Photosensitive epilepsies

In visual sensitive (or photosensitive) epilepsies, seizures are precipitated by environmental photic stimuli. The age of onset peaks at 11 years. The term photosensitivity only designates the abnormal EEG response to flickering light, a finding also observed in 4% of healthy children or adolescents. Photic-induced absences, myoclonic seizures, and general tonic-clonic seizures are observed in idiopathic generalised epilepsies and in Dravet’s syndrome. Single or repeated seizures when playing video games or in front of the television (especially with a 50 Hz screen) might appear without a history of spontaneous seizures.  The seizures manifest as either general tonic-clonic seizures or prolonged attacks with visual symptoms and vomiting. An outbreak was reported in Japan, where several hundreds of children and adolescents experienced a seizure when watching  a popular cartoon. Self-induction is sometimes observed, especially in children with absences or myoclonic jerks who indulge in compulsively staring or blinking in front of light sources or contrasted patterns.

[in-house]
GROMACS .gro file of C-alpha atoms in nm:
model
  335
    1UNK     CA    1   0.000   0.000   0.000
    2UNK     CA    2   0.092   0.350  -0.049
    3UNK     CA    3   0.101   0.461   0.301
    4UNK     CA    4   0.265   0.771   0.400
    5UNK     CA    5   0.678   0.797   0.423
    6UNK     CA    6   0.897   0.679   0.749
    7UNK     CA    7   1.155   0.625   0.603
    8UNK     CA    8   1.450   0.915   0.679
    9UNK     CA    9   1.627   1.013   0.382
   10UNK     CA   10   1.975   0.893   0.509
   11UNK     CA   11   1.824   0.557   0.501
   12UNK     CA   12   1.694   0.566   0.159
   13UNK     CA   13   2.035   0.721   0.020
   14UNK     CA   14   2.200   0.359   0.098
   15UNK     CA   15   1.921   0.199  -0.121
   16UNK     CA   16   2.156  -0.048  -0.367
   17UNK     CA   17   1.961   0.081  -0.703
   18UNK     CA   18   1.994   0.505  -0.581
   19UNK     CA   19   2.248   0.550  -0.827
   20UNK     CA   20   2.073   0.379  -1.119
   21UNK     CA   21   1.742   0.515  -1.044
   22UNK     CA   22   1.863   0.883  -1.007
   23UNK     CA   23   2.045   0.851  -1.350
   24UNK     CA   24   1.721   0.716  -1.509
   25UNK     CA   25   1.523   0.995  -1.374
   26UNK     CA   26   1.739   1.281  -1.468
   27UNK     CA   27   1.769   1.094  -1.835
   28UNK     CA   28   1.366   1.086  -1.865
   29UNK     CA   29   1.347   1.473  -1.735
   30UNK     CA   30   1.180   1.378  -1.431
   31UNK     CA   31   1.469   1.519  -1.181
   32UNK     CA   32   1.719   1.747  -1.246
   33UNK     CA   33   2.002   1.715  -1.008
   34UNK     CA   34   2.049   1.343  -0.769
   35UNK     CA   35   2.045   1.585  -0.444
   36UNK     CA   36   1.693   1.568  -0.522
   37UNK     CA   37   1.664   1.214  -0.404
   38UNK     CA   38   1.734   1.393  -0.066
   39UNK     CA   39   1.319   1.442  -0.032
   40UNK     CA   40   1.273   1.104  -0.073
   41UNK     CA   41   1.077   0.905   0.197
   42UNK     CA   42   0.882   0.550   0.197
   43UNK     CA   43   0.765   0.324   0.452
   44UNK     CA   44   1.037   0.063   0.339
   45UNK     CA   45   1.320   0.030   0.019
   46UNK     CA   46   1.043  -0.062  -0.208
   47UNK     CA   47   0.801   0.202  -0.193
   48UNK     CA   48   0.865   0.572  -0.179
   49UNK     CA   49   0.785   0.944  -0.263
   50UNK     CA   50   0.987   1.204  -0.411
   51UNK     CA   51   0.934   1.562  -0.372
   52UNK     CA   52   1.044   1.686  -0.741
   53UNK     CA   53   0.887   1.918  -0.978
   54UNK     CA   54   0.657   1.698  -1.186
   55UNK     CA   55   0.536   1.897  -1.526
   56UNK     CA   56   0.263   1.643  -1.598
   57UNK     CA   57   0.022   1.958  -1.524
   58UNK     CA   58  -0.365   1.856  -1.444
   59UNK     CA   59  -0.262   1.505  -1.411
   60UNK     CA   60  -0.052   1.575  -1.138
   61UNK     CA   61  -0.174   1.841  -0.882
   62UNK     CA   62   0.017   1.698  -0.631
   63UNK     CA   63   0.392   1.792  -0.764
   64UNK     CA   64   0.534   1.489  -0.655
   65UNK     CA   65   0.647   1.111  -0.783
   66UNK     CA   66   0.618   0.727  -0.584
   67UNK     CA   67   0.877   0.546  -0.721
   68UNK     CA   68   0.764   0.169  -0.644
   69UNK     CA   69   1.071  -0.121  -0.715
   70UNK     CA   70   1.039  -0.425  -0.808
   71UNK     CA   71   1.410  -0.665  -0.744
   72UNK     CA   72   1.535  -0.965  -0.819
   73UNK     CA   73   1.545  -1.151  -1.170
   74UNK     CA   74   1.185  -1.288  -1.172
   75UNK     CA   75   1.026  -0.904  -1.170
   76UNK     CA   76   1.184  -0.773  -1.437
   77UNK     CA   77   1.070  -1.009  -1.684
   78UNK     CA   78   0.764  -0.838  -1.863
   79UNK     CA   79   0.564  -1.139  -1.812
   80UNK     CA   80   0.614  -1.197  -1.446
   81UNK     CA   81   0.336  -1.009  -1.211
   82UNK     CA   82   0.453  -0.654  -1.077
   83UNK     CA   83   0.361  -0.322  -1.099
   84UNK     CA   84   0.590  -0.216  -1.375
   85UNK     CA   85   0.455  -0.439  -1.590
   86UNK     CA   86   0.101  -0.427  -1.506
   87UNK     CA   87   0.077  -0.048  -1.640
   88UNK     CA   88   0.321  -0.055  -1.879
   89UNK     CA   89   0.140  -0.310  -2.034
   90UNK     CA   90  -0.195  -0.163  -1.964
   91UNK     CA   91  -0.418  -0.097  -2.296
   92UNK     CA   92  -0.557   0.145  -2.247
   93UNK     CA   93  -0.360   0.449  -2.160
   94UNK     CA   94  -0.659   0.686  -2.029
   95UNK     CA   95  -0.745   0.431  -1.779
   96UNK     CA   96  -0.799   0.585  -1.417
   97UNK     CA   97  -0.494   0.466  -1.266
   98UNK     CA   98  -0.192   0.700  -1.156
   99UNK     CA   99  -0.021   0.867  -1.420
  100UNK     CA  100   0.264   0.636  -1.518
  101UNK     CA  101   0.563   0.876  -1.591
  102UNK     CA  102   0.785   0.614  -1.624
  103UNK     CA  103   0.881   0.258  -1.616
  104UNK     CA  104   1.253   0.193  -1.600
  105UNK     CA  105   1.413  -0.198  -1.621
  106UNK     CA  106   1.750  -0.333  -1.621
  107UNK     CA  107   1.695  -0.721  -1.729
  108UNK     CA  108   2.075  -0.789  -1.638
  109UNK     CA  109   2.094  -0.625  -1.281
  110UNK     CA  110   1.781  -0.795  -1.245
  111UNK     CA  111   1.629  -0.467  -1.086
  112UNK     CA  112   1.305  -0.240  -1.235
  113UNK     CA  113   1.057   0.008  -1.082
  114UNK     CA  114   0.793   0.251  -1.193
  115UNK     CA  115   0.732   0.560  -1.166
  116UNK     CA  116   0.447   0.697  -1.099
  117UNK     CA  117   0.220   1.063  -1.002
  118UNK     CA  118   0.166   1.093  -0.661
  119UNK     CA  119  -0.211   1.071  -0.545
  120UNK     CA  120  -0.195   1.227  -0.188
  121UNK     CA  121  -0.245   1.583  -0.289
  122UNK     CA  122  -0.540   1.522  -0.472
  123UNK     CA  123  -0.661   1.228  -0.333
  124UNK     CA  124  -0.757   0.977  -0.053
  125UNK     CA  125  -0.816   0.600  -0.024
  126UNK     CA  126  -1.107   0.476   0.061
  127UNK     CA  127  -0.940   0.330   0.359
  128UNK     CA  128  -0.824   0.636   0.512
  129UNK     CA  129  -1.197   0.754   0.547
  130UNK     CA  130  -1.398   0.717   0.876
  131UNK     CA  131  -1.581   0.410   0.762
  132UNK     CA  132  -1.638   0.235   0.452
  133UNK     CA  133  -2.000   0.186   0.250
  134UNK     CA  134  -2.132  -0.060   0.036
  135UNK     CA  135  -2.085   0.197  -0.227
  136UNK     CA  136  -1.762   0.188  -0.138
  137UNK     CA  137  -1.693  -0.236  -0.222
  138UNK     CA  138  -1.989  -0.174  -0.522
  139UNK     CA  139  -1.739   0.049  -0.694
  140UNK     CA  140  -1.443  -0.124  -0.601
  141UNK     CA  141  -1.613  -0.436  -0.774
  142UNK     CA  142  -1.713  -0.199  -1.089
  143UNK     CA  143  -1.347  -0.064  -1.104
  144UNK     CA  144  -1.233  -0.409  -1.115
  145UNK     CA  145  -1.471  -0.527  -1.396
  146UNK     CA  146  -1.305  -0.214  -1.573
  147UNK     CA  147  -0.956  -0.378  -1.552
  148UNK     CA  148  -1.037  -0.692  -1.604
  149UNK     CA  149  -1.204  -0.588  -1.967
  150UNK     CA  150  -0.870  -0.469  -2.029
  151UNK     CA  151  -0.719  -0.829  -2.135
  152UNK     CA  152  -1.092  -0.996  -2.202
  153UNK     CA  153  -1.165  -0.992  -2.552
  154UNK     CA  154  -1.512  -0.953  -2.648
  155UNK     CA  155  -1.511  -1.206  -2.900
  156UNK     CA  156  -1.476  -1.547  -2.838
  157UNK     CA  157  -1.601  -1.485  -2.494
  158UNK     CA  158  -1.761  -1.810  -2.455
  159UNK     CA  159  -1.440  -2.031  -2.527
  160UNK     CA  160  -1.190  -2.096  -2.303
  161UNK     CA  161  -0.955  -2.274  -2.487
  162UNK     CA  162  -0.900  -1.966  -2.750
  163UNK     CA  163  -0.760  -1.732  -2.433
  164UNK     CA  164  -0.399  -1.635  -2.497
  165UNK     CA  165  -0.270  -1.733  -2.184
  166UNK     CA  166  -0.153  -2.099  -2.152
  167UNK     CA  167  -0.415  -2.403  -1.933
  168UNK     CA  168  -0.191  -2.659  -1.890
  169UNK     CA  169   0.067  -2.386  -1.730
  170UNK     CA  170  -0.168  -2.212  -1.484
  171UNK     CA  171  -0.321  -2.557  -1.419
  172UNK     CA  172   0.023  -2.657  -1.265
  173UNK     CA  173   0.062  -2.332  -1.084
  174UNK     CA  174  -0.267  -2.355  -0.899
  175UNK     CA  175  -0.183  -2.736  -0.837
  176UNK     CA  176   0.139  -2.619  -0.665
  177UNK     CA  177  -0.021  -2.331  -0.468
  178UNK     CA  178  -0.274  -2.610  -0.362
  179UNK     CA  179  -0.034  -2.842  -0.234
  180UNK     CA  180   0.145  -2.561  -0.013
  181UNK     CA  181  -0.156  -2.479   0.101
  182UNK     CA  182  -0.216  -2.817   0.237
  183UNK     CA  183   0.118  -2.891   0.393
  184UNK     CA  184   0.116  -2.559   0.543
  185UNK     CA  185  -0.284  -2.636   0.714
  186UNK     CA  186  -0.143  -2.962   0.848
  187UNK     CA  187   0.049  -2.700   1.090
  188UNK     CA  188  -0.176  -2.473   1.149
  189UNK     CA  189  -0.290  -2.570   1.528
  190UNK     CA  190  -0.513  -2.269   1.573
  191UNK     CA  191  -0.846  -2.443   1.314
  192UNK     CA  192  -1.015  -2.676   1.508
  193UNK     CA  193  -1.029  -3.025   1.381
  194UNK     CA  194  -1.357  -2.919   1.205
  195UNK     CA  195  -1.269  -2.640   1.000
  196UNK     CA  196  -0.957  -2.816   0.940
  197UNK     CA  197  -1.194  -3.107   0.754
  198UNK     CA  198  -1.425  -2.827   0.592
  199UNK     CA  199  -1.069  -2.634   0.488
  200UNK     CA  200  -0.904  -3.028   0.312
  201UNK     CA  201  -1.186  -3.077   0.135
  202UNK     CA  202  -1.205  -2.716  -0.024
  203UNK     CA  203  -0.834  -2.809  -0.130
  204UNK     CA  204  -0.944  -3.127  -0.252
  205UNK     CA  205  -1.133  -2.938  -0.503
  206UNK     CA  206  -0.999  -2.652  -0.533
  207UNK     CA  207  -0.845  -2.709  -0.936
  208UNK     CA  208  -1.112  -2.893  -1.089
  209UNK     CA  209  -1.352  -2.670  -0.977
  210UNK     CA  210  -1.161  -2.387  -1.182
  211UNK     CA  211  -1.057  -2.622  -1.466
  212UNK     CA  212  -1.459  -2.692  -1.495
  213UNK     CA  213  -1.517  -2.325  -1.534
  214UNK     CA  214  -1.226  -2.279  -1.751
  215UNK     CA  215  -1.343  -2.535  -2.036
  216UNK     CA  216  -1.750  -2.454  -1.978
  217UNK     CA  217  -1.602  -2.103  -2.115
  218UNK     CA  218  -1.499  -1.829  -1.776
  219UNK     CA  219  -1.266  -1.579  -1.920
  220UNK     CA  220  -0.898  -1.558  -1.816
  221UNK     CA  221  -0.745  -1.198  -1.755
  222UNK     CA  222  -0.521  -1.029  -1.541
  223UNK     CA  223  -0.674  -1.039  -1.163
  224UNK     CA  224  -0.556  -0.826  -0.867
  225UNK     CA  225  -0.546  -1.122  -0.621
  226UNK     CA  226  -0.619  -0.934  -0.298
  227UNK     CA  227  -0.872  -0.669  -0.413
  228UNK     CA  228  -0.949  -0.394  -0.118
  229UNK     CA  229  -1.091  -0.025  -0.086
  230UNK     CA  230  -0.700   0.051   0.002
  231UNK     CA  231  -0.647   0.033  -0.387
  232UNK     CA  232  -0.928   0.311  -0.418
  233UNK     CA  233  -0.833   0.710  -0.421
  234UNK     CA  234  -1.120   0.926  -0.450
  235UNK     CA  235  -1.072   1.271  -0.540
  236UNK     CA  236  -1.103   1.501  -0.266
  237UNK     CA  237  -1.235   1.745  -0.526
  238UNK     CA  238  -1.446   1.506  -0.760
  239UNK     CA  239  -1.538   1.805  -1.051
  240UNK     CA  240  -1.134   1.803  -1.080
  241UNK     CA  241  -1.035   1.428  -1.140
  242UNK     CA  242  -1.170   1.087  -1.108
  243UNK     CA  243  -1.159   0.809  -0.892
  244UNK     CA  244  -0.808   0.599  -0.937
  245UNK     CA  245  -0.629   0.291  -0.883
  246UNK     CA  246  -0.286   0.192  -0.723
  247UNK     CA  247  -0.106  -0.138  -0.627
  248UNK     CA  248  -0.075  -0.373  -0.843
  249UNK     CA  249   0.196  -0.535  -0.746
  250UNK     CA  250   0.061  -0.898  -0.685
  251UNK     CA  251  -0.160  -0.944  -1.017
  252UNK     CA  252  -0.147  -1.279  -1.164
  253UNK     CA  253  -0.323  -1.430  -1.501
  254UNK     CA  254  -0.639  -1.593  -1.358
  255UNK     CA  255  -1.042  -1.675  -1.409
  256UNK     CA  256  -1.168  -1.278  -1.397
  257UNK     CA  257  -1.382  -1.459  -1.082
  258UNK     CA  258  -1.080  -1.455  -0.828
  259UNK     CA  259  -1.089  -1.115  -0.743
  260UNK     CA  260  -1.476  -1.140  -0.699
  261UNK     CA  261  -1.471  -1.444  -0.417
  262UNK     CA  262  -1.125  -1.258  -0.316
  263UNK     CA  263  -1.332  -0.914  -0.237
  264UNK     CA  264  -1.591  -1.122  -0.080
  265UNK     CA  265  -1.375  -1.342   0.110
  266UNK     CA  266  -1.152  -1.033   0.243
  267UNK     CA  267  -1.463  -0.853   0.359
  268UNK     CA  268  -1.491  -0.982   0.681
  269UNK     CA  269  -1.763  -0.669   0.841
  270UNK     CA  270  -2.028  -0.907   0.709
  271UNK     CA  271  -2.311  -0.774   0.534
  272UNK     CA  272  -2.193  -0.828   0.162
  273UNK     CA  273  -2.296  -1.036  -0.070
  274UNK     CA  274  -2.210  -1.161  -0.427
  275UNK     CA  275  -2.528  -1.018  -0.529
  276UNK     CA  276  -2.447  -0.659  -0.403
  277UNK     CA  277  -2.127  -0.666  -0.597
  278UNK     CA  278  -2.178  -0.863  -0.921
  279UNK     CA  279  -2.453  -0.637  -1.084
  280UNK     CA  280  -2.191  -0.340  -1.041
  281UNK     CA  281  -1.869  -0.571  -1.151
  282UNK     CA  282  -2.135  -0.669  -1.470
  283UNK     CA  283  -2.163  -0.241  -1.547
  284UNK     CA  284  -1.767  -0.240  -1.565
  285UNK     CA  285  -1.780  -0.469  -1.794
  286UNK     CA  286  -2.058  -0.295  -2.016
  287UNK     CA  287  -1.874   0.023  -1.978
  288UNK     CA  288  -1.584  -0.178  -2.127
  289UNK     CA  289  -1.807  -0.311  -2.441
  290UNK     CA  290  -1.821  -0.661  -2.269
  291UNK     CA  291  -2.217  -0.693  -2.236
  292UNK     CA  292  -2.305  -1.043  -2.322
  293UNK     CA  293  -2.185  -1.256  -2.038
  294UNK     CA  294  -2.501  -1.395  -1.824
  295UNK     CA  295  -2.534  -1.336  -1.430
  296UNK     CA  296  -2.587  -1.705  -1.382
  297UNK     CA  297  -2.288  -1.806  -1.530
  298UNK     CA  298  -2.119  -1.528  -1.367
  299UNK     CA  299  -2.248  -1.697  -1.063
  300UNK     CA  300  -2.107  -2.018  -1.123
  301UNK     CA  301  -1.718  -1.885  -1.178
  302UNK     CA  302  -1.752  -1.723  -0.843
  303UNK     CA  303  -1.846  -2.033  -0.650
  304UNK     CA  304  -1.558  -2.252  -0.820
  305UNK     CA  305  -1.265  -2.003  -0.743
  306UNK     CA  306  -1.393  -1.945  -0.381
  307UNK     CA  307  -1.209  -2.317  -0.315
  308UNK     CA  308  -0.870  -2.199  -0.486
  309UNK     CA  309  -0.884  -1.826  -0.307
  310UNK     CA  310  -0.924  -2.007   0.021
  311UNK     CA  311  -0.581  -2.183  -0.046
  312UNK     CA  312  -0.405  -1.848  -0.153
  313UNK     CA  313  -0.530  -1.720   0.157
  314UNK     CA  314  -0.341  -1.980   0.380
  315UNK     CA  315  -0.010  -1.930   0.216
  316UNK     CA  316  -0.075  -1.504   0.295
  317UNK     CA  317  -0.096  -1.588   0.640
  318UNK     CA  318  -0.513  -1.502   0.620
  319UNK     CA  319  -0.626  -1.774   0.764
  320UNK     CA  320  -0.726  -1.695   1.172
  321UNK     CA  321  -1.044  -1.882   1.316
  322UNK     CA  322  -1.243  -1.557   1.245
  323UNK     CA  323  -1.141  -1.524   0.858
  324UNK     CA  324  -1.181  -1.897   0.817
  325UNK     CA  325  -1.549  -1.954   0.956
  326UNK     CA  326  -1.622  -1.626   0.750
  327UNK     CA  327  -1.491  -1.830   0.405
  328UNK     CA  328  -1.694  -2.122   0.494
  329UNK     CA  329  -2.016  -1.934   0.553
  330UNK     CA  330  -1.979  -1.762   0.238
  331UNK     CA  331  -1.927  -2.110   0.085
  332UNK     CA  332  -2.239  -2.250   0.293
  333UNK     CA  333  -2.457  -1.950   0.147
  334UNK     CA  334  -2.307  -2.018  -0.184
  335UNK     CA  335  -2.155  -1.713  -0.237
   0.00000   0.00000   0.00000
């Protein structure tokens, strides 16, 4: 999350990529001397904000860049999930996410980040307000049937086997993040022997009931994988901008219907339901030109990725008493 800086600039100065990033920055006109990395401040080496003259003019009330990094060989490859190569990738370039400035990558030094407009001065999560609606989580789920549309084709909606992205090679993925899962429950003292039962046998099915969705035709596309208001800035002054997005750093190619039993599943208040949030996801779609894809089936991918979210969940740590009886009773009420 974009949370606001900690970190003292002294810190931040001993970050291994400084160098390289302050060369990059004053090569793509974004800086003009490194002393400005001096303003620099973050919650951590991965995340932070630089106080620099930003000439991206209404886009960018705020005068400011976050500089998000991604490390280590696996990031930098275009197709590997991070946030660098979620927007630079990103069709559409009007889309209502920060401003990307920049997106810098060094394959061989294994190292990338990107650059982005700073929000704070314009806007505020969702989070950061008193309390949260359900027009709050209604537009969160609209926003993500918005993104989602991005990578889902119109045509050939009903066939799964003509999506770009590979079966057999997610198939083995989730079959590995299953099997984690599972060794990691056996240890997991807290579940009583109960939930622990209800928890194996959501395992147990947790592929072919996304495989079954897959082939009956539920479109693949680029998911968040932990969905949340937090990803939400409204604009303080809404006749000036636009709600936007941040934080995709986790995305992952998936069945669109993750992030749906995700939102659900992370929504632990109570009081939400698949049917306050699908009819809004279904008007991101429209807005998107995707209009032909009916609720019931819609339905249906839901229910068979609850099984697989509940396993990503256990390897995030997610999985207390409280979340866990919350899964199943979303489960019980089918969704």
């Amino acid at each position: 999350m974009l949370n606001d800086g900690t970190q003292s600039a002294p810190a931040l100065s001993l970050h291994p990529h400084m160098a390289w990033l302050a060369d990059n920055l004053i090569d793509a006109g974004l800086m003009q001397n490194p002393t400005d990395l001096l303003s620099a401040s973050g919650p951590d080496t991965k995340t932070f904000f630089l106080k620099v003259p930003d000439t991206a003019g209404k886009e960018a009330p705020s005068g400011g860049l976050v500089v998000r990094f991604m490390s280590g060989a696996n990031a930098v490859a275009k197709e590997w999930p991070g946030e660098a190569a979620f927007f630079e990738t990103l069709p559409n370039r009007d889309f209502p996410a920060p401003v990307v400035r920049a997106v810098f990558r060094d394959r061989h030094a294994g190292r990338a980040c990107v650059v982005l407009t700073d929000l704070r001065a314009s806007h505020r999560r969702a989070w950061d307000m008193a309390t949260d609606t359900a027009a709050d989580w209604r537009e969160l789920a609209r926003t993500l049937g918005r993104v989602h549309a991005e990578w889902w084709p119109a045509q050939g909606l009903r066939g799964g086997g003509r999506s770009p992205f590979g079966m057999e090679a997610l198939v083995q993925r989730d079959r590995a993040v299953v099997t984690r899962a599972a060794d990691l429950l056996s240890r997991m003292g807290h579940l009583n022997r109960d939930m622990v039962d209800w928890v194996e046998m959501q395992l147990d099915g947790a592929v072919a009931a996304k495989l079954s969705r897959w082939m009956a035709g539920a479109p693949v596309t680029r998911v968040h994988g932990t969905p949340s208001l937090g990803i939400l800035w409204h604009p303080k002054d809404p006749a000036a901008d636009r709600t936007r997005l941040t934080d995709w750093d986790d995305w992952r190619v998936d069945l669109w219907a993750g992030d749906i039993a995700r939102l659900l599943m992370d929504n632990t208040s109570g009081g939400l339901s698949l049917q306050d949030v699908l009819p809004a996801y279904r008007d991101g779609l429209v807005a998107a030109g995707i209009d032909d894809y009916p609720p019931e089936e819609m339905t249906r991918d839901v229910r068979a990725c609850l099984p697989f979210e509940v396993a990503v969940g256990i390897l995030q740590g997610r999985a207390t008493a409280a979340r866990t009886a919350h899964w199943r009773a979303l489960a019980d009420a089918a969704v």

Sensitivity to visual stimuli is associated with the inability of the visual cortex to process afferent inputs of high luminance and contrast through the normal mechanisms of cortical gain control. 
If attacks are infrequent, preventive measures might be sufficient. The triggering power of 50 Hz television screens is lowered by strengthing  the ambient light and by watching at a distance >2,5 m. 100 Hz television screens are much less provocative. Video games should be avoided. If treatment is necessary, valproate is the drug of choice. Polarised glasses or optical filters for screens have proved helpful in severe cases.

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